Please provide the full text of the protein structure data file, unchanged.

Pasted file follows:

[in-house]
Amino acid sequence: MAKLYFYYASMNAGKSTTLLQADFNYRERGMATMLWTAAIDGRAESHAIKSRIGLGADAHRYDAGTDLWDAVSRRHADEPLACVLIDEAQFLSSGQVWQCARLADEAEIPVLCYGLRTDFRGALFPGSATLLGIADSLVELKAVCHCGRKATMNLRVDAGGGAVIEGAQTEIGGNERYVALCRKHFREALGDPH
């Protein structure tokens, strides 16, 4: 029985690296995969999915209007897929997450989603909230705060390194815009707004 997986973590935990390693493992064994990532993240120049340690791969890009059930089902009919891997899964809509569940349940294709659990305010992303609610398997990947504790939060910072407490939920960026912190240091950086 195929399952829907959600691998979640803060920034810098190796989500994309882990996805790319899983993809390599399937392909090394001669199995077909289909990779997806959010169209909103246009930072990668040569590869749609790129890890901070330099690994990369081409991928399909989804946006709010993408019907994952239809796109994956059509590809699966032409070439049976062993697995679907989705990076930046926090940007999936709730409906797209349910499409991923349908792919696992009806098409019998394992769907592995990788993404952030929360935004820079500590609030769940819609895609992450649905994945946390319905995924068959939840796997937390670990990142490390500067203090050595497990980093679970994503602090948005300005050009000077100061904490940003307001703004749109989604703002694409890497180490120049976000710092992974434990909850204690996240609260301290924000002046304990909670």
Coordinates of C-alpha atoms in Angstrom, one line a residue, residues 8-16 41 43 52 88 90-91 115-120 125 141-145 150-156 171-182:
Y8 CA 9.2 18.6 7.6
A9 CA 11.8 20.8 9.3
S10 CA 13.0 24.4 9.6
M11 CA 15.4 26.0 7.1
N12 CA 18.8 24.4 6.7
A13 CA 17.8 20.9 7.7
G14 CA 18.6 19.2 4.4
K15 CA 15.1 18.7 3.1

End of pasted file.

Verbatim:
[in-house]
Amino acid sequence: MAKLYFYYASMNAGKSTTLLQADFNYRERGMATMLWTAAIDGRAESHAIKSRIGLGADAHRYDAGTDLWDAVSRRHADEPLACVLIDEAQFLSSGQVWQCARLADEAEIPVLCYGLRTDFRGALFPGSATLLGIADSLVELKAVCHCGRKATMNLRVDAGGGAVIEGAQTEIGGNERYVALCRKHFREALGDPH
């Protein structure tokens, strides 16, 4: 029985690296995969999915209007897929997450989603909230705060390194815009707004 997986973590935990390693493992064994990532993240120049340690791969890009059930089902009919891997899964809509569940349940294709659990305010992303609610398997990947504790939060910072407490939920960026912190240091950086 195929399952829907959600691998979640803060920034810098190796989500994309882990996805790319899983993809390599399937392909090394001669199995077909289909990779997806959010169209909103246009930072990668040569590869749609790129890890901070330099690994990369081409991928399909989804946006709010993408019907994952239809796109994956059509590809699966032409070439049976062993697995679907989705990076930046926090940007999936709730409906797209349910499409991923349908792919696992009806098409019998394992769907592995990788993404952030929360935004820079500590609030769940819609895609992450649905994945946390319905995924068959939840796997937390670990990142490390500067203090050595497990980093679970994503602090948005300005050009000077100061904490940003307001703004749109989604703002694409890497180490120049976000710092992974434990909850204690996240609260301290924000002046304990909670």
Coordinates of C-alpha atoms in Angstrom, one line a residue, residues 8-16 41 43 52 88 90-91 115-120 125 141-145 150-156 171-182:
Y8 CA 9.2 18.6 7.6
A9 CA 11.8 20.8 9.3
S10 CA 13.0 24.4 9.6
M11 CA 15.4 26.0 7.1
N12 CA 18.8 24.4 6.7
A13 CA 17.8 20.9 7.7
G14 CA 18.6 19.2 4.4
K15 CA 15.1 18.7 3.1